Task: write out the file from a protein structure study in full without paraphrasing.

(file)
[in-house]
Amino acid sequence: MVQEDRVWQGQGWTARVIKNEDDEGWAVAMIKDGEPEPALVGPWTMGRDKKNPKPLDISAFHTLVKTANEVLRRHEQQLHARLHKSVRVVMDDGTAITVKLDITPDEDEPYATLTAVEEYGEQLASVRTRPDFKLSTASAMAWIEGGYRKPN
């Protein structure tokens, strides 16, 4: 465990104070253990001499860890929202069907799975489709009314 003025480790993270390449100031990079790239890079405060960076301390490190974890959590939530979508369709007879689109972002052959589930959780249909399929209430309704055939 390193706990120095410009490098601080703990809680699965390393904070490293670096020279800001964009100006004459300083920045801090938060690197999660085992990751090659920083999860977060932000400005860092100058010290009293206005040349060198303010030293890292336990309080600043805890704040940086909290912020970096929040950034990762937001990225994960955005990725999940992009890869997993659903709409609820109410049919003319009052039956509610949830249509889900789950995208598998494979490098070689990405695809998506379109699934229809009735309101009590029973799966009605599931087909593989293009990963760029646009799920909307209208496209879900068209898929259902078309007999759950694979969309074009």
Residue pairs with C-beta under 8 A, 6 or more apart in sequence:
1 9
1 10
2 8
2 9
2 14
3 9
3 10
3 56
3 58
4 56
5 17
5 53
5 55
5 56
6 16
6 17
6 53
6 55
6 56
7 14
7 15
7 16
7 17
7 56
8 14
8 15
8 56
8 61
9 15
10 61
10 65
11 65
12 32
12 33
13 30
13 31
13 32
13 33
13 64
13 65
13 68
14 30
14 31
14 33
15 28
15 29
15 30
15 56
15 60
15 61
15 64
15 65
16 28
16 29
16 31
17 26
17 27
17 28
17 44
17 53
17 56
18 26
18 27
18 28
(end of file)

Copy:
[in-house]
Amino acid sequence: MVQEDRVWQGQGWTARVIKNEDDEGWAVAMIKDGEPEPALVGPWTMGRDKKNPKPLDISAFHTLVKTANEVLRRHEQQLHARLHKSVRVVMDDGTAITVKLDITPDEDEPYATLTAVEEYGEQLASVRTRPDFKLSTASAMAWIEGGYRKPN
């Protein structure tokens, strides 16, 4: 465990104070253990001499860890929202069907799975489709009314 003025480790993270390449100031990079790239890079405060960076301390490190974890959590939530979508369709007879689109972002052959589930959780249909399929209430309704055939 390193706990120095410009490098601080703990809680699965390393904070490293670096020279800001964009100006004459300083920045801090938060690197999660085992990751090659920083999860977060932000400005860092100058010290009293206005040349060198303010030293890292336990309080600043805890704040940086909290912020970096929040950034990762937001990225994960955005990725999940992009890869997993659903709409609820109410049919003319009052039956509610949830249509889900789950995208598998494979490098070689990405695809998506379109699934229809009735309101009590029973799966009605599931087909593989293009990963760029646009799920909307209208496209879900068209898929259902078309007999759950694979969309074009």
Residue pairs with C-beta under 8 A, 6 or more apart in sequence:
1 9
1 10
2 8
2 9
2 14
3 9
3 10
3 56
3 58
4 56
5 17
5 53
5 55
5 56
6 16
6 17
6 53
6 55
6 56
7 14
7 15
7 16
7 17
7 56
8 14
8 15
8 56
8 61
9 15
10 61
10 65
11 65
12 32
12 33
13 30
13 31
13 32
13 33
13 64
13 65
13 68
14 30
14 31
14 33
15 28
15 29
15 30
15 56
15 60
15 61
15 64
15 65
16 28
16 29
16 31
17 26
17 27
17 28
17 44
17 53
17 56
18 26
18 27
18 28